peer review of the changes
deciding which releases to include the changes in, e.g. the next maintenance release, the next major release, or both
running functional regression tests
benchmarking to ensure performance remains acceptable
packaging into early access releases for end user testing
documentation updates, e.g. Release Notes for the targeted releases
translation of the user interface and documentation into multiple languages.
This section briefly looks at some of the features in Launchpad that help get good quality code into production. Strong integration with Breezy is core to making this happen smoothly.
Note: Where indicated, some of the features below are still under development. If one or more of these features interest you, please consider joining the Launchpad beta test team at this link: https://help.launchpad.net/JoiningLaunchpadBetaTesters. You can then get early access to features and provide feedback to the developers before wider roll-out.
Branch merge proposals¶
After navigating to a branch in Launchpad, one of the available actions is Propose for merging. This lets you nominate which branch this code ought to be merged into.
Tracking the knowledge about which branches are proposed to be merged into a codeline helps Release Managers keep on top of what still needs to be completed, or can be completed, before a ship date. Using this information, they can ensure branches are merged after completing any necessary reviews. In the simple case, the Release Manager may manually merge branches. In more advanced cases, the merging could be automatically done by a robot (like PQM) when the branch reaches the right state (e.g. Review completed).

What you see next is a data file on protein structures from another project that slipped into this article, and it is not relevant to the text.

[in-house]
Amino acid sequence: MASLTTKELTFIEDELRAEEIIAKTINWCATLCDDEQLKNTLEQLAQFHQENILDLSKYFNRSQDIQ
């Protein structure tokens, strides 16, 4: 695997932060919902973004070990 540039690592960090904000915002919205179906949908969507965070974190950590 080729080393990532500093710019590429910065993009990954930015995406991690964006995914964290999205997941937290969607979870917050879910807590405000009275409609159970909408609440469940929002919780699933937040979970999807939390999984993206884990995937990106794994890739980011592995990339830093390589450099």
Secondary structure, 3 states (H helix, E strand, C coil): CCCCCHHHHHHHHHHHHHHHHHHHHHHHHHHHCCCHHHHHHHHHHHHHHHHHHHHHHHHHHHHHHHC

Code review tracking¶
A number of features are under development in Launchpad to track the states, conversations and outcomes of code reviews. These features are expected to be integrated with branch merge proposals and branch browsing features.
Personal Package Archives (PPAs)¶
PPAs help developers and development teams get custom builds into the hands of users for early testing and feedback. In other words, a PPA allows a developer to form a community of testers who are interested in their changes. The testing community can install the packages, run them for the test period and then remove them cleanly from their system.
See https://help.launchpad.net/PPAQuickStart for further details.
The Translations module in Launchpad is designed to make it easy for anyone to get involved translating applications to languages they know. Translators are shielded from the low level details.
Launchpad keeps track of the translations for each major version of a project separately, allowing translators to continue to improve the translations of your stable releases while others start work on newer versions that are still in development. Translation speed in reduced by sharing resources across projects. Automatic suggestions, from a library of 750,000 translated strings, and a community of 19,000 registered translators can radically cut the time required to localise your project into many languages.